• 10597700
url: Link


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titleProvision of Genetic Services for Hearing Loss: Results from a National Survey and Comparison to Insights Obtained from Previous Focus Group Discussions
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subjectHearing loss ; Deafness ; Genetic counseling ; Genetics ; Survey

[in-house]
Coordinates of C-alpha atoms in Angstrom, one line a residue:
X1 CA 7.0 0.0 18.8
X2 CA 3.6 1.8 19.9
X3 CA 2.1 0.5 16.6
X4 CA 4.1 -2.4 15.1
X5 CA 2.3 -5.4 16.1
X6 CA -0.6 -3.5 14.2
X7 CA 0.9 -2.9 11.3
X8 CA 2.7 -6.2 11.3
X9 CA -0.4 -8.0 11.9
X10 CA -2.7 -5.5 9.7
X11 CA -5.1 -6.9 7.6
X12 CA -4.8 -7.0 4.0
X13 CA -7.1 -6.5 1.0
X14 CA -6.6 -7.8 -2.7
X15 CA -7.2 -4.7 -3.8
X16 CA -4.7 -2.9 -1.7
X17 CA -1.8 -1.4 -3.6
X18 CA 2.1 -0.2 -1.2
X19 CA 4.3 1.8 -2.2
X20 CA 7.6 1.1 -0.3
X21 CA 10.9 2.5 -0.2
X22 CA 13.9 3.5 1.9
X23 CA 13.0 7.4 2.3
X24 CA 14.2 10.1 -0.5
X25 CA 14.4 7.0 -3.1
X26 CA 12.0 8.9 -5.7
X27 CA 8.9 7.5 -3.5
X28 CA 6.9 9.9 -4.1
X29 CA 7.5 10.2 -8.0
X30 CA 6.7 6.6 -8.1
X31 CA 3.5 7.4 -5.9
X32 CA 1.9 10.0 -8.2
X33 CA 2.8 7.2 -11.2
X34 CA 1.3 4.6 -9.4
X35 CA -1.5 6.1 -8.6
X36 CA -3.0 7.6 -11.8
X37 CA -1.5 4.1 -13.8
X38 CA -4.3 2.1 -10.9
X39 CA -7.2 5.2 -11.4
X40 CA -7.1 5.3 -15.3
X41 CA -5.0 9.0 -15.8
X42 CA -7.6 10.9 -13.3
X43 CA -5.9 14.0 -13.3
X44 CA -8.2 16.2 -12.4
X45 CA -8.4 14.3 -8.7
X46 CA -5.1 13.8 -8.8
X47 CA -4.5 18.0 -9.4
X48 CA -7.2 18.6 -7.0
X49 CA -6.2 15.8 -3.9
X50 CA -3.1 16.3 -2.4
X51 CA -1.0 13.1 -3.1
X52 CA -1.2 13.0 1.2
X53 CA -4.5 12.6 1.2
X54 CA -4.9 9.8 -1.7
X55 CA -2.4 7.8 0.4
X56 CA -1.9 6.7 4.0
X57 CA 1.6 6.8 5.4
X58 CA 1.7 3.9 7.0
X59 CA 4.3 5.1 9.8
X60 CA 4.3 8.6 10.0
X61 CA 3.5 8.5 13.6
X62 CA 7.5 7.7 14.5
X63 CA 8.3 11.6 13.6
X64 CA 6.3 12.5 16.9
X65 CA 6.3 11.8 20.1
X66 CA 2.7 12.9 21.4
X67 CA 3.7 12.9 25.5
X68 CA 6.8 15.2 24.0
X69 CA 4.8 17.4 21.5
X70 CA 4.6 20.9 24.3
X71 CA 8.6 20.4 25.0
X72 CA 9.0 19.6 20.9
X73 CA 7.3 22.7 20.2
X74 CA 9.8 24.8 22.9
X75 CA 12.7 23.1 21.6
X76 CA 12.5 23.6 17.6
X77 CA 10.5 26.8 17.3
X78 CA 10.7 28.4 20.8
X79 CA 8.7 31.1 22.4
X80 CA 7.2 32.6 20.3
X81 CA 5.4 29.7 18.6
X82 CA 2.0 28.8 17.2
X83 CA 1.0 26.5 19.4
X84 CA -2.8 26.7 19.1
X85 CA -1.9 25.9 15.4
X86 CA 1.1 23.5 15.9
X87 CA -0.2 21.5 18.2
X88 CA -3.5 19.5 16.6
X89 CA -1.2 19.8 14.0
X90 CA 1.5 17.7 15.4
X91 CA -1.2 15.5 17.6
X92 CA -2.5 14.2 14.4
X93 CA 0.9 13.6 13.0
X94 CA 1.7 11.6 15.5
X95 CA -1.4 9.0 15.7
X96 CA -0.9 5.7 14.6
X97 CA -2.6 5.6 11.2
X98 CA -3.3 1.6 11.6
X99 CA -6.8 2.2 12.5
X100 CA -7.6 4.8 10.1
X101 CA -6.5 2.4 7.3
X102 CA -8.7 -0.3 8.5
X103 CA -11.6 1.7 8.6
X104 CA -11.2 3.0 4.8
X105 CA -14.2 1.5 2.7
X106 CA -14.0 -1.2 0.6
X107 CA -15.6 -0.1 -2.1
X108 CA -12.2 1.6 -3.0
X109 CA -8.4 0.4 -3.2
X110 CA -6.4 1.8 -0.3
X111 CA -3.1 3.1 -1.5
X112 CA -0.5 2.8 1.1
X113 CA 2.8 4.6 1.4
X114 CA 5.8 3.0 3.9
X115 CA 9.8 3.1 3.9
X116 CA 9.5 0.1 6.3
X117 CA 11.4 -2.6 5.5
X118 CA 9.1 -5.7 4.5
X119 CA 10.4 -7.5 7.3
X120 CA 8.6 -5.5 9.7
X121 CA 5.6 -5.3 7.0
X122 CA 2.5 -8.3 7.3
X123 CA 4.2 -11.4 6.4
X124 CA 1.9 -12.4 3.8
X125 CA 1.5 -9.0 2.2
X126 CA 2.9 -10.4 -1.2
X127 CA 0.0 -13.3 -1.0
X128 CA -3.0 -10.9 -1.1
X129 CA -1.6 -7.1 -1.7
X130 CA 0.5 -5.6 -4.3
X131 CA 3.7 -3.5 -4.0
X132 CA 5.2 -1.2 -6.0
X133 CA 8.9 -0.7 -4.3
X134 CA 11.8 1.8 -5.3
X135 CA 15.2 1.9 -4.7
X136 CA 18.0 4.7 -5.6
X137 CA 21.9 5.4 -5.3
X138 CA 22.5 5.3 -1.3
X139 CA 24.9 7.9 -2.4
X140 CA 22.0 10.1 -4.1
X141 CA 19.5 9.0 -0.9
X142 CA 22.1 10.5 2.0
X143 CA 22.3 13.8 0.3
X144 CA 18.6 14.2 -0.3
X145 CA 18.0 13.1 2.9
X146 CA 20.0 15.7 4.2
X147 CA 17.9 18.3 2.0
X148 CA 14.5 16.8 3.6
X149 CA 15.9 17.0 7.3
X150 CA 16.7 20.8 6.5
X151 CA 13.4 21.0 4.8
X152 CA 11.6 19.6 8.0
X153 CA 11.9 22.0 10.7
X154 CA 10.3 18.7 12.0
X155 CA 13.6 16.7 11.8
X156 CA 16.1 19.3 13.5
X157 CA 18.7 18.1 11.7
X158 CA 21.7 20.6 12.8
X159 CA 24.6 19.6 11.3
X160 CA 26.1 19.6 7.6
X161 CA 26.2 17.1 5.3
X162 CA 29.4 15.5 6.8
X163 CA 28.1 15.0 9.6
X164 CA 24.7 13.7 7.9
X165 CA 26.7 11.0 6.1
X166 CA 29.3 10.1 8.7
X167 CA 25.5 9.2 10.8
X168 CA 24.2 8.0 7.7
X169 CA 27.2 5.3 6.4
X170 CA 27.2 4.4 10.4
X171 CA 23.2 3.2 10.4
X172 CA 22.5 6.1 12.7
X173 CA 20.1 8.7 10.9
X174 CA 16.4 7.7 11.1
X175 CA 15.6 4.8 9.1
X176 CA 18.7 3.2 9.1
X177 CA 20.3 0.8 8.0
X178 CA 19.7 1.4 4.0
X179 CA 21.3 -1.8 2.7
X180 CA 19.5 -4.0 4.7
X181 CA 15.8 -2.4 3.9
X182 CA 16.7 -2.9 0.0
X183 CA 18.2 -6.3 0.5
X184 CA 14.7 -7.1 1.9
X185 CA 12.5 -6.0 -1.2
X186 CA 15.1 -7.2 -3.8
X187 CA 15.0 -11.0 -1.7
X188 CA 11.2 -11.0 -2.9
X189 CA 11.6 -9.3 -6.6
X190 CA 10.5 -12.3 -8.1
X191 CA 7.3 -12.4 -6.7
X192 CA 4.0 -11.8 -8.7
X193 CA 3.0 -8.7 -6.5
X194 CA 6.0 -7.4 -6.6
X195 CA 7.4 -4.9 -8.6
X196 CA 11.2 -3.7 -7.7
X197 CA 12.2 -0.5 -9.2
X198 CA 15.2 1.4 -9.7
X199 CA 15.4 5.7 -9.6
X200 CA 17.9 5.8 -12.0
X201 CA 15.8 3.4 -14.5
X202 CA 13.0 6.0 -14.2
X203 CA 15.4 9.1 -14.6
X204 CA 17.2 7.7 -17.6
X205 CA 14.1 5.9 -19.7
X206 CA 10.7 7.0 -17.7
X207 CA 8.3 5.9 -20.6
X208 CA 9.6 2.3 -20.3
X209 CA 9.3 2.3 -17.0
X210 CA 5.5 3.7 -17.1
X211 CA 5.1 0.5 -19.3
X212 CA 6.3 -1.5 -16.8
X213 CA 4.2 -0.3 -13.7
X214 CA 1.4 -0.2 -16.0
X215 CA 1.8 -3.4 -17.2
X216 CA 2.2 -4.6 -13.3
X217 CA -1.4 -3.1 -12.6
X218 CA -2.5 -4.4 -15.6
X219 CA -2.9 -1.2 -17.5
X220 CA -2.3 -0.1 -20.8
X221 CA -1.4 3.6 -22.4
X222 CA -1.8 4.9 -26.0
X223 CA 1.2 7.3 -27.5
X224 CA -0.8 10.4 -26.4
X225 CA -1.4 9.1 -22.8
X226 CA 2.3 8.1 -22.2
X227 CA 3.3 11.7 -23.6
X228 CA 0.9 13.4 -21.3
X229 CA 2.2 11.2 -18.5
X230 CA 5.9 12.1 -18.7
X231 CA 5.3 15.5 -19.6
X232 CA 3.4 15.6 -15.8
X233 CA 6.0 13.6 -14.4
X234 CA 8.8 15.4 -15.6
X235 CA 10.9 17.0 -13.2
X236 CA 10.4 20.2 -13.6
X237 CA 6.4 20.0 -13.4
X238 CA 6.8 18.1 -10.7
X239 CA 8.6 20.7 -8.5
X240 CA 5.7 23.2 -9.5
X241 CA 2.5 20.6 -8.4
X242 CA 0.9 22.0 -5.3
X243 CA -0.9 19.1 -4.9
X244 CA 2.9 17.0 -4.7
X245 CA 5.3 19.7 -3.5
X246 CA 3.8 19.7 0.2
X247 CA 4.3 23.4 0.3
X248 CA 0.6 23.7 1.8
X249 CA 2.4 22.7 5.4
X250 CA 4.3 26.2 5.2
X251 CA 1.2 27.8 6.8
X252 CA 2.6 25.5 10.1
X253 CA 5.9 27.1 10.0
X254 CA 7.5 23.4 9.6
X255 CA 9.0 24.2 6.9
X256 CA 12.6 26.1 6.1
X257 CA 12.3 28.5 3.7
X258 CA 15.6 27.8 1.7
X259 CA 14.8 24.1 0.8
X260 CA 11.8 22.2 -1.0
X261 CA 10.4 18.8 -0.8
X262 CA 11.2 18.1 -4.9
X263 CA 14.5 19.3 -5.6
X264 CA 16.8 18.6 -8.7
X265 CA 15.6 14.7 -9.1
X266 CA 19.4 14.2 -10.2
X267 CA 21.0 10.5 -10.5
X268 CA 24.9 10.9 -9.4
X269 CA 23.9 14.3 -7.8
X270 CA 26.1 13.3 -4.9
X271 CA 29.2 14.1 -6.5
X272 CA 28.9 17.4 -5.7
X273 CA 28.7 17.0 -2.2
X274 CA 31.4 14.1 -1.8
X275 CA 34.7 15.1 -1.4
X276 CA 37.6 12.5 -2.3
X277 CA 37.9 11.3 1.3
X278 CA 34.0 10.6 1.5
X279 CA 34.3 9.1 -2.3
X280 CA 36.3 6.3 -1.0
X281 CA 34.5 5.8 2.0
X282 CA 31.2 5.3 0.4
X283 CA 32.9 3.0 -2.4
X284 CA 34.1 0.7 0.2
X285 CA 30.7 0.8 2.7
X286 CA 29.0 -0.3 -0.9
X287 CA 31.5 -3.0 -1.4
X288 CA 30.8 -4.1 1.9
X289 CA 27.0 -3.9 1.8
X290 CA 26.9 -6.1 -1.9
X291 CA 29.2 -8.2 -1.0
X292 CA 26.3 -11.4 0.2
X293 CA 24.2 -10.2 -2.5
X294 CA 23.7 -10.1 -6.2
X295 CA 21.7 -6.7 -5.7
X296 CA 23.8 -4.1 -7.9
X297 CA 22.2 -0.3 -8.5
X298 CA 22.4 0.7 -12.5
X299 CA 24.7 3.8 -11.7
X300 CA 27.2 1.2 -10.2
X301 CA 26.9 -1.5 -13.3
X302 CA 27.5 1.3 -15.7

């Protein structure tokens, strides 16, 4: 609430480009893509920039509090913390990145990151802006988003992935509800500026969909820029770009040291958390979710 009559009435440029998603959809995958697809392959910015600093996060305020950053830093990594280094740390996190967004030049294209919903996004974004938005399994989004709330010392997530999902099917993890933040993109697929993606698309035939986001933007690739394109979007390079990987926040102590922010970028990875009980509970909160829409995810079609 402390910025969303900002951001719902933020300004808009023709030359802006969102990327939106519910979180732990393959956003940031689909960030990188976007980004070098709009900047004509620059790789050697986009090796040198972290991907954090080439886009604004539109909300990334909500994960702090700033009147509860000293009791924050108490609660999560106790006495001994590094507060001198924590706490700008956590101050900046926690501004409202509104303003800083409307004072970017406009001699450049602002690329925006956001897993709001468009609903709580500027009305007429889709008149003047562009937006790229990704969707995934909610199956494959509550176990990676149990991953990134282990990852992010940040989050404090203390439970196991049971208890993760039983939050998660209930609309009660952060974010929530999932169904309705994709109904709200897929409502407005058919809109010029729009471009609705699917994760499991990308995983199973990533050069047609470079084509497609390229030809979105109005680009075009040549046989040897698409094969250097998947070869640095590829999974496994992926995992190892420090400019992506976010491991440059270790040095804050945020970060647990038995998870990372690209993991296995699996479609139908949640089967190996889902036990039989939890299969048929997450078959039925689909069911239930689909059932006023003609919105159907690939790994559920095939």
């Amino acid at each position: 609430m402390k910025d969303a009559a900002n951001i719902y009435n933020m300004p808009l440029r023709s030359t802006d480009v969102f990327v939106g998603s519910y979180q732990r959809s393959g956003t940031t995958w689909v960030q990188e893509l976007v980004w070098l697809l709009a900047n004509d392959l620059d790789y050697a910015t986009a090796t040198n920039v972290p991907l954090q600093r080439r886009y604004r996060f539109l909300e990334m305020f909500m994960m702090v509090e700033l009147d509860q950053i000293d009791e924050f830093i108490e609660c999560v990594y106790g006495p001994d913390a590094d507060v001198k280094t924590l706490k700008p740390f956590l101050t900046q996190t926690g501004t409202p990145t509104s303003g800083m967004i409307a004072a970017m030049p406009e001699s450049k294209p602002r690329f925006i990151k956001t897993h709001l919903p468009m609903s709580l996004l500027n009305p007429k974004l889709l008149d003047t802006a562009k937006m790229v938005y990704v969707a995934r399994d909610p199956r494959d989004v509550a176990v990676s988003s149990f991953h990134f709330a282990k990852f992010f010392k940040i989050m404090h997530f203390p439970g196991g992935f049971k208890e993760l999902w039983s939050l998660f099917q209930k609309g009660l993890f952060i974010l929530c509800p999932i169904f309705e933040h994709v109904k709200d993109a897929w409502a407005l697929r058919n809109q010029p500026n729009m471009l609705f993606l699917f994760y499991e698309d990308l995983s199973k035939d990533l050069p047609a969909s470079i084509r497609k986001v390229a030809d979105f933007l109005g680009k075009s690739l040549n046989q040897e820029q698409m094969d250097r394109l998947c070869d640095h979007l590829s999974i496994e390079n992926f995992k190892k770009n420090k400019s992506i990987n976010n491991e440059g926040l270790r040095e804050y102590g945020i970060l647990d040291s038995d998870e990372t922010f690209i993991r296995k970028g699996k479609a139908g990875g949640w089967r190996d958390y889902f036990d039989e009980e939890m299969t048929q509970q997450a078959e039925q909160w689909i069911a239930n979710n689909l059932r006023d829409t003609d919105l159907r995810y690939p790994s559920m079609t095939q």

descriptionHearing loss is a common sensory deficit and more than 50% of affected individuals have a genetic etiology. The discovery of 40 genes and more than 100 loci involved in hearing loss has made genetic testing for some of these genes widely available. Genetic services for deafness are also being sought more often due to the early identification of hearing loss through newborn screening services. The motivations for pursuing genetic testing, and how genetic services are provided to the client may differ among individuals. Additionally, information obtained through genetic testing can be perceived and used in different ways by parents of deaf children and deaf adults. This study aimed to follow up on focus group studies published earlier with a quantitative survey instrument and assess the preference of consumers for provision of genetic services. We conducted a national survey of hearing and deaf parents of children with hearing loss and of deaf adults. Data was compared and analyzed by hearing status of the participant, their community affiliation and the genetic testing status using nominal logistic regression. Consistent with our focus group results, the survey participants thought that a genetic counselor/geneticist would be the most appropriate professional to provide genetics services. Statistically significant differences were noted in the preferred choice of provider based on the genetic testing status. Parents preferred that genetic evaluation, including testing, occur either immediately at or a few months after the audiologic diagnosis of hearing loss. This data should help providers in clinical genetics keep patient preferences at the helm and provide culturally competent services.